I will deal with the topic of how space is regarded differently in the ethnographies I’ve studied. I will treat this phenomena as it occurs in Turnbull’s representation of Mbuti society;the guaranies eesays on their historical development; the Trobriand ethnography by Annete Weiner and Archetti’s representation of the ecuatorian peasant society. When talking about Turnbull’s view of the Mbuti society one must first define two basic concepts called Ekimi and Akami. Turnbull says the Mbuti used the word Akami, meaning noise”, to mean not only noise but also conflict, and explains that fighting against a tightly cooperative camp can spoil a hunt just as effectively as to much noise as the wrong moment.
They are also said to consider killing the main source of Akami and this is why adults, the hunters in this society, are considered contaminated and cannot have the power of justice. Silence or Ekimi, is the preferred quality of “peace”. Needless to say is that the Mbuti society is based on hunting and gathering. In Mbuti’s analysis by Turnbull, the forest itself was ivided into hunting territorries, which face a central territory called the “no man’s land”, each occupied by a band of Mbuti that was attached to the village at the periphery. All hunting territories extended inwards, away from the village. Mbuti who are hunting within any one territory can have access to the Mbuti within any other territory.
This mobility seems to be of great importance to the Mbuti, as much in their economic life as in their domestic and political life. The Mbuti conception of the ” family space” unites in terms of address all those who hunt ogether and live in the same camp at any one time. Within such camps, which change in composition as they change location monthly, there are distinct lines of fission and fussion that can be seen by the way the endus (homes of nuclear families) are clustered, and by their orientation to the central hearths. The movements of fission and fussion are used to evade conflict and achieve EKIMI. In Mbuti society children play at the “bopis” (playgrounds) until they reach their youth. It is their duty to perform the ritual of lighting the hunting fire, as they are e carriers of EKIMI, to purify hunters (Adults) after having performed the sacriledge of killing, main source of AKAMI. In their youth they have the power of controlling justice and resolving conflict.
Women gather different plants, roots and help the men with the hunt. In Annette Weiner ethnography on the Trobrianders of New Guinea, she first says it is a matrilineal society, which is to say a society in which a common female ancestor through women. Each matrilineage has certain power, which seems to be based on the belief they are iblings of the original trobrianders. the ones who say to be descendants of the founders are the ones to wear decorations. The way land is distributed is also based on the reputation of individuals working in each separate matrilineage. This society lives in villages. Even ranked members or commoner lineages heve the same organization of hamlets within each village.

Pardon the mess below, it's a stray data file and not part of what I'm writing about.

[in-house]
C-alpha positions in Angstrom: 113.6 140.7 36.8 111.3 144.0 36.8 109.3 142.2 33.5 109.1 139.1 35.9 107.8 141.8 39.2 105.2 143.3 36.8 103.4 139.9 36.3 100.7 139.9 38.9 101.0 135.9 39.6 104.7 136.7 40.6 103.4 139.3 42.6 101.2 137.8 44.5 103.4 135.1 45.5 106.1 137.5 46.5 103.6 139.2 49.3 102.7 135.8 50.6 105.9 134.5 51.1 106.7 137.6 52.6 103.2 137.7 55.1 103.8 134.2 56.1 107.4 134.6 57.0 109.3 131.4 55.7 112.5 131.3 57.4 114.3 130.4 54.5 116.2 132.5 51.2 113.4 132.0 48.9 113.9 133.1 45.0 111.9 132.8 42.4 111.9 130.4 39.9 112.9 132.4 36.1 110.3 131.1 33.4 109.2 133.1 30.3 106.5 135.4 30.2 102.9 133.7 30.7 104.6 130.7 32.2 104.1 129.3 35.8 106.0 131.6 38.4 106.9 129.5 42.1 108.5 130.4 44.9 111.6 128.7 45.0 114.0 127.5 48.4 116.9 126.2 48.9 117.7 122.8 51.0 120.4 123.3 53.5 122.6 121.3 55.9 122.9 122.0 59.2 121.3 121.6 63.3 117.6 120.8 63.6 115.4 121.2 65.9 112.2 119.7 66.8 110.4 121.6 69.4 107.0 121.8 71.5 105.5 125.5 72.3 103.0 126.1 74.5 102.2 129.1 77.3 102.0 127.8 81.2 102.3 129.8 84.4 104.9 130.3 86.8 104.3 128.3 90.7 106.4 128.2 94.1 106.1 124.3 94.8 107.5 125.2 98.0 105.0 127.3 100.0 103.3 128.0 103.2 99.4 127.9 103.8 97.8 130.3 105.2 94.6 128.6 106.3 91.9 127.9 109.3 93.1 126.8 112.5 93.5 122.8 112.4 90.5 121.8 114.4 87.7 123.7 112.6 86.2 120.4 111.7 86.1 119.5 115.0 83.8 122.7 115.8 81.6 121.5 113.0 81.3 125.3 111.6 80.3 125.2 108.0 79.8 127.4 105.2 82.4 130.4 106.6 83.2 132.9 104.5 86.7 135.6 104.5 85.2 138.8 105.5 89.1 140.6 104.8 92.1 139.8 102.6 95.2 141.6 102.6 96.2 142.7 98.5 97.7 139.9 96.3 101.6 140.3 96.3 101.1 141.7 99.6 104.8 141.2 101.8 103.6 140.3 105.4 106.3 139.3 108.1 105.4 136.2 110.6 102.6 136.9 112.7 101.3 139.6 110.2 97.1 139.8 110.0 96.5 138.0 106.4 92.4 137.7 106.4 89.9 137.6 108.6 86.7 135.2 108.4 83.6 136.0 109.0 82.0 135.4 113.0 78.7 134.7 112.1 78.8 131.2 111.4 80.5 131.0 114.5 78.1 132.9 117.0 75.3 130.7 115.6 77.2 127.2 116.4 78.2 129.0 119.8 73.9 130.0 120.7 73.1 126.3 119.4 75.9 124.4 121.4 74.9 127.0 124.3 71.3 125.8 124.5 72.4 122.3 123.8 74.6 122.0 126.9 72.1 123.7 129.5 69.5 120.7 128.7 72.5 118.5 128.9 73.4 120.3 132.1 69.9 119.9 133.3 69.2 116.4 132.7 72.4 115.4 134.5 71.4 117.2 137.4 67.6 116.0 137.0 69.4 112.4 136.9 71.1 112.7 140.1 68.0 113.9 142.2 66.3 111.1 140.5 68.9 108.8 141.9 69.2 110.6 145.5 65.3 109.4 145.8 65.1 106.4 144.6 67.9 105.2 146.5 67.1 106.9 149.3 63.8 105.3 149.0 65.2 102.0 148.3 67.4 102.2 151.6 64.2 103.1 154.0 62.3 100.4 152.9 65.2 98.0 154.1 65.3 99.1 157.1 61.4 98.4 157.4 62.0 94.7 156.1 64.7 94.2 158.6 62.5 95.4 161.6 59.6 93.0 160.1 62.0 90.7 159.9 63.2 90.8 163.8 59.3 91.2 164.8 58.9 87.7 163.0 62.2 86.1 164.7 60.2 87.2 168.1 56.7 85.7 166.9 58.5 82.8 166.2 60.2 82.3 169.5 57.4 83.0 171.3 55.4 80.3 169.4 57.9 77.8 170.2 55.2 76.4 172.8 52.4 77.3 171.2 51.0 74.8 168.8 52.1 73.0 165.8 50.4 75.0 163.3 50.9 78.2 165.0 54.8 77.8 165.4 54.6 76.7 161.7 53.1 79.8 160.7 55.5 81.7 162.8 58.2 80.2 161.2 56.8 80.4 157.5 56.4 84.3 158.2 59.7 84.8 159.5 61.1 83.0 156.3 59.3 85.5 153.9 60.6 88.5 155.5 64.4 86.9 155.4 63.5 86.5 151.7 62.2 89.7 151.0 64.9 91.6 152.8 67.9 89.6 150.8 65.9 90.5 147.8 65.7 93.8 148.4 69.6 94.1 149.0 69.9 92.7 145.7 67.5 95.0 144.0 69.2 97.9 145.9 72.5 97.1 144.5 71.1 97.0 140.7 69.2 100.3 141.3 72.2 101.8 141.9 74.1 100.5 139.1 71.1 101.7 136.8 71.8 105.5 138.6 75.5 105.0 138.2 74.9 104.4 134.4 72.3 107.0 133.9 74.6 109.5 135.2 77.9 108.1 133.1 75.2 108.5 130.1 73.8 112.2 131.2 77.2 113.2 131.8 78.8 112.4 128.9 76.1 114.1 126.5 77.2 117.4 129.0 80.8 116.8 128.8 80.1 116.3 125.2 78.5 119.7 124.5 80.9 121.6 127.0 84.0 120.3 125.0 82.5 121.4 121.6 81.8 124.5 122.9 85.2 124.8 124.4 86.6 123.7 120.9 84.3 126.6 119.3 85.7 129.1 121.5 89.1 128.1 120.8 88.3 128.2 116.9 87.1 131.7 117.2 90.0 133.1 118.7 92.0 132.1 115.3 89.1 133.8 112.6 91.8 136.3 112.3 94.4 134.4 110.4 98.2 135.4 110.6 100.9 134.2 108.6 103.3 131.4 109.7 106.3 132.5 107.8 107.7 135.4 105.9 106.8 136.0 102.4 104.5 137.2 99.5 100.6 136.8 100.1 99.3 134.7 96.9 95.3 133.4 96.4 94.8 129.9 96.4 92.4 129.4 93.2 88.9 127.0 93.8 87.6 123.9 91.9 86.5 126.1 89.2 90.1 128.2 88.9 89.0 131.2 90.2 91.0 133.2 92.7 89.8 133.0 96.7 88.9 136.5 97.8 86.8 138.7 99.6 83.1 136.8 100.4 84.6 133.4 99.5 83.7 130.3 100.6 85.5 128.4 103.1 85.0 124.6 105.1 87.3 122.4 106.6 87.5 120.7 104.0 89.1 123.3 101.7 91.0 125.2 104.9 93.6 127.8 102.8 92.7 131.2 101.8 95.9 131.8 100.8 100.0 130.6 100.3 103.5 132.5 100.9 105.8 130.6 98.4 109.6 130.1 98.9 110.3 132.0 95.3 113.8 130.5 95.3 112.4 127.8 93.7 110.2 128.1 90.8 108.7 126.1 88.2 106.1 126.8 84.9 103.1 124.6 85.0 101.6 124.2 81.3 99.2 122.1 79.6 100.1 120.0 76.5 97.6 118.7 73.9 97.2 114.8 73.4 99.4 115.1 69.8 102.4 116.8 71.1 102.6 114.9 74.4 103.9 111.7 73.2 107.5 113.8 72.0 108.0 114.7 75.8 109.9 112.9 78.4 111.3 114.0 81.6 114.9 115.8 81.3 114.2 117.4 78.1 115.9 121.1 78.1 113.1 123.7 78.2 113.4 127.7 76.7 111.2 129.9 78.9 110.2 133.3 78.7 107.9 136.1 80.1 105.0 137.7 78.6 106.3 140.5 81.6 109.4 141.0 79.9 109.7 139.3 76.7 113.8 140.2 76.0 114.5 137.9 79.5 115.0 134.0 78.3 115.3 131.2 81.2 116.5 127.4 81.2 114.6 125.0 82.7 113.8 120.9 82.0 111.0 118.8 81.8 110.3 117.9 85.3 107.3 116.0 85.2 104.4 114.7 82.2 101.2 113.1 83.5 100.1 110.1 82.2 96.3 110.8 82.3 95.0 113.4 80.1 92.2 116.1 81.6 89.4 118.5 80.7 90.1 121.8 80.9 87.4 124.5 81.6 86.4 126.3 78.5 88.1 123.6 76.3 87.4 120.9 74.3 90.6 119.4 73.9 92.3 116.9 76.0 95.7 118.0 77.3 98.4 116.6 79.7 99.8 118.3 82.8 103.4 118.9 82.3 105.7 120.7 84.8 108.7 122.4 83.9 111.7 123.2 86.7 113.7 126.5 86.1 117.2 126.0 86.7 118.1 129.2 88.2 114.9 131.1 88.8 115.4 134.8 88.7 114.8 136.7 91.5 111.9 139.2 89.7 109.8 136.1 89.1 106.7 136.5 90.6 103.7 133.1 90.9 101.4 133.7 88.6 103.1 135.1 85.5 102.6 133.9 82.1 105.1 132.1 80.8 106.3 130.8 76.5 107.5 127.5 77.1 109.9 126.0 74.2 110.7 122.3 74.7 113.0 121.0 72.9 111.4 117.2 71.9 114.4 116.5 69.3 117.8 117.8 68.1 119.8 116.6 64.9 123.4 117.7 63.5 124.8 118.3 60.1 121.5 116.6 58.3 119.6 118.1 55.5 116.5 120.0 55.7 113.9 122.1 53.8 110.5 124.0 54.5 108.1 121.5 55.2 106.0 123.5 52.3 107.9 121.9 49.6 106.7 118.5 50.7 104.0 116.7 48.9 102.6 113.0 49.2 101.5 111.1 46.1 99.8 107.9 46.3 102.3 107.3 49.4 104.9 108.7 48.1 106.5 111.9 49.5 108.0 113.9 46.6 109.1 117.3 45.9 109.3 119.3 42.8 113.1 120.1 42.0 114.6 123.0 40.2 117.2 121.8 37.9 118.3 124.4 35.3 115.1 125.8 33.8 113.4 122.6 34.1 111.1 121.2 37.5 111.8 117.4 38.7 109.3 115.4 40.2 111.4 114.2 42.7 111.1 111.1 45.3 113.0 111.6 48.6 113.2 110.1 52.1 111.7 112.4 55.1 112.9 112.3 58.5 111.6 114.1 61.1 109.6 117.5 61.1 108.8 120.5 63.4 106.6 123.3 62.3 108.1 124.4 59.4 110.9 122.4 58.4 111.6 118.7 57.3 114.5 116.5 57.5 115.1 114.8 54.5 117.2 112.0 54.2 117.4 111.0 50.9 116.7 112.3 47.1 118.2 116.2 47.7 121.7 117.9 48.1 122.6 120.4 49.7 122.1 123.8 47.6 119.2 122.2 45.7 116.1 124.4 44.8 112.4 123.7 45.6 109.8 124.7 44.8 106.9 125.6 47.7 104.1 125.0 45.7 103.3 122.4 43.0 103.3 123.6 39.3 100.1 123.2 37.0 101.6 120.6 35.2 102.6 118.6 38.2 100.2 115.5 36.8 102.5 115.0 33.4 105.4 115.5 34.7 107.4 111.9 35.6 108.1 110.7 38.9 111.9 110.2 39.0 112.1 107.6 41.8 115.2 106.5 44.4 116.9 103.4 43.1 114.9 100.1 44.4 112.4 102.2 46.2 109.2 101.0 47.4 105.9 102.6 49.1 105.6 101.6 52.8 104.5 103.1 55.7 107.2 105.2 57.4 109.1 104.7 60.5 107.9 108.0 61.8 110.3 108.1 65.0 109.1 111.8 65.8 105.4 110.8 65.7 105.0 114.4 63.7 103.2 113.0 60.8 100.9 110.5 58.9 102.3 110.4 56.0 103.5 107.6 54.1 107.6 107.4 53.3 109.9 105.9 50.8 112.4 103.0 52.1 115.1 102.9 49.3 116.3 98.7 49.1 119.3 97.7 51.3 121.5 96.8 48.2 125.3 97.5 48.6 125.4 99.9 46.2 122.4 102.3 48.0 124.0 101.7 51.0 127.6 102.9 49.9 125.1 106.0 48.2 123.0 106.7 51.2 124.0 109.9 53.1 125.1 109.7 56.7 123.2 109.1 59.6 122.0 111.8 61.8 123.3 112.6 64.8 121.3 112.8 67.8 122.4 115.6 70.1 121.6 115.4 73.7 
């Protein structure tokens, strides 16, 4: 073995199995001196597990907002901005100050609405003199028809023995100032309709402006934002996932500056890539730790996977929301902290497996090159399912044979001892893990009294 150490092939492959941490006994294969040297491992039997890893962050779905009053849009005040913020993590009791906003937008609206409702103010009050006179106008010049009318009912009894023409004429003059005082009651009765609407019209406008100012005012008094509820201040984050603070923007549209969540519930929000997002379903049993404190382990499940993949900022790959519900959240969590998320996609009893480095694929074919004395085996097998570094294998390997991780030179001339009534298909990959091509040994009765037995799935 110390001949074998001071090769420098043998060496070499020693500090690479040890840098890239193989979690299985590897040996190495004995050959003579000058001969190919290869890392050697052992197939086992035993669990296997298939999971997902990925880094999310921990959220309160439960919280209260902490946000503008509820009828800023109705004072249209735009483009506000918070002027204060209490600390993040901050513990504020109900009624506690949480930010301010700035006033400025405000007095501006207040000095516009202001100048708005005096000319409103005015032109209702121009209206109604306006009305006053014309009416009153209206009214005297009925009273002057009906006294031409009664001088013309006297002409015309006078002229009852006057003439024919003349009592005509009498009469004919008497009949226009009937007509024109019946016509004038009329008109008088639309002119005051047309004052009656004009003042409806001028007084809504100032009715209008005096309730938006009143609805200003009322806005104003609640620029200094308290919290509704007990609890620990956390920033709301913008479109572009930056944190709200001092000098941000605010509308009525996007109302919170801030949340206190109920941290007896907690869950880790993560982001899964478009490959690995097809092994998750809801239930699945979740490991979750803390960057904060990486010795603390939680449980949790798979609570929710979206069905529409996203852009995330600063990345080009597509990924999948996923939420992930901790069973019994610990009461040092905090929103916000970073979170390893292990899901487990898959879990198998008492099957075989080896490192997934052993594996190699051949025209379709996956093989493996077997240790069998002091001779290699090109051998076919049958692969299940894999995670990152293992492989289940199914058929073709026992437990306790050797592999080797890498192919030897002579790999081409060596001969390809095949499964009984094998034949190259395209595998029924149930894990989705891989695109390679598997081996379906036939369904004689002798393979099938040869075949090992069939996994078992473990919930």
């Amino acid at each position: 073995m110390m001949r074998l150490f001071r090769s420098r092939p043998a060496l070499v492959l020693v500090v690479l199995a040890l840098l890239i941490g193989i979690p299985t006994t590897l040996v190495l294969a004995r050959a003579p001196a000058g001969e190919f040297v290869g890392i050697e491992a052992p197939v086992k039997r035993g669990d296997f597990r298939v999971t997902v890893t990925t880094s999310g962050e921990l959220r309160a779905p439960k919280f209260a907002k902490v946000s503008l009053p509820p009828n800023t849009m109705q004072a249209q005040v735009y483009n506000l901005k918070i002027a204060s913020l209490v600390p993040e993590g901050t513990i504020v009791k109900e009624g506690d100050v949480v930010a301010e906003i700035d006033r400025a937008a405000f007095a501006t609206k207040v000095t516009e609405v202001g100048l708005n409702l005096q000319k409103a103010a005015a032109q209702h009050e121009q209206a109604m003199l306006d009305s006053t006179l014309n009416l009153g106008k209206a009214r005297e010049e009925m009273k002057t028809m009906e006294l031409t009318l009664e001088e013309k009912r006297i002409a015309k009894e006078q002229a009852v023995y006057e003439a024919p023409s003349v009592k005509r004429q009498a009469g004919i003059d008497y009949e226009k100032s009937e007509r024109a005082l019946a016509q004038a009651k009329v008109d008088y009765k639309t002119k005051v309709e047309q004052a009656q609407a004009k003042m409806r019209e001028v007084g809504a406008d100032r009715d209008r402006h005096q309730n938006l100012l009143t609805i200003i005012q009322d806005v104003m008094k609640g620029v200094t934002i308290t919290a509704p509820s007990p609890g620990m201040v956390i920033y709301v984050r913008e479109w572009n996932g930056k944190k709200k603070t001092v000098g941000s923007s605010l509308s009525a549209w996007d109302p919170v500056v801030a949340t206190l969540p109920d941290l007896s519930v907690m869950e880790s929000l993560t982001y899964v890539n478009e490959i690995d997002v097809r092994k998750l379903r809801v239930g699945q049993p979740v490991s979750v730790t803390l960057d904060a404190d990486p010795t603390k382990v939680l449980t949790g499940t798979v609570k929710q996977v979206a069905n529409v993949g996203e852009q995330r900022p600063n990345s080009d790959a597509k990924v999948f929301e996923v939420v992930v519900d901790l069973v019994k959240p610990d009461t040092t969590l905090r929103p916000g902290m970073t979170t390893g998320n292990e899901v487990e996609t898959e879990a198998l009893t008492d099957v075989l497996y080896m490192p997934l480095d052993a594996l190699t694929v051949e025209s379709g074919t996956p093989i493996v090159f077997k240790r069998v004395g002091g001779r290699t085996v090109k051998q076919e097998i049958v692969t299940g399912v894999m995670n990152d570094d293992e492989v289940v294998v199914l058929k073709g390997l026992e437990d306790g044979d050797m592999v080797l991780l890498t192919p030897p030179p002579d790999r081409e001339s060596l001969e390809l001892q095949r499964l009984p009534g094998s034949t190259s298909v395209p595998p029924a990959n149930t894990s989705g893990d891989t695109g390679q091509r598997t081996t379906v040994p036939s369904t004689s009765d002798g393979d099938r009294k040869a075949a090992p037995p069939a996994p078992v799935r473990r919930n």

From two to eight hamlets, although these may vary in size, constitute a village, and each hamlet is composed of approximately six to twenty households. In each hamlet one man controls all the atrilineal land and other property originally established by his lineage ancestors. A chief may be formed by someone who works hard since he is given his own land; or one who inherits these right from an ancestor. But it is necessary to work a lot and have spiritual power to succeed as chief. Tabalu, for example is the highest chief matrilineage in the Trobriand islands. There are also other ways to get land which is kula, an overseas exchange network that includes many islands in the Massim, where armshells (mwali) and necklaces (bagi) are exchanged for ach other through complex sets of transactions.
The attainment of Kula shells provides the means to realize fame, but such fame must still be attached to a more elementary kind of inmortality; that of the lineage. In Archetti’s ethnography on Guinea- Pig consumption in ecuatorean peasant society he states the guinea pig belongs, in a clear and indisputable way, to the world of female domestic practices. Then he says that the guinea pig suggests the domestic household, the kitchen, protection against the outside-symbolic fields that refer to certain aspects of female identity.
The guinea pig is converted into food, dishes, recipes, tastes, and smells, and it is women who carry out this process of transformation. Archetti Had been employed by the Ecuatorean Government to study why their attempts to establish a capitalist market on guinea pig consumption had mostly failed. He thought to have found a possible explanation; what the government had tried to do was to not only change guinea pigs, but their social foundations in peasant society and the peasant social organization of space concerning the guinea pigs only succeding in small focuses f population.
Space in our society is based on who gets the most profit out of the quantity of space given. The more profit you get; the more space you buy and the most powerful you are. The only space which do not charge a tax for stepping on it are pavement rivers called streets, or parks which keep dissapearing as we speak. Please, do not forget thet detruction that capitalism creates, because if our culture is destructive; the space sorrounding us will be destructed; because we know that all space is cultural; once it is occupated by humans.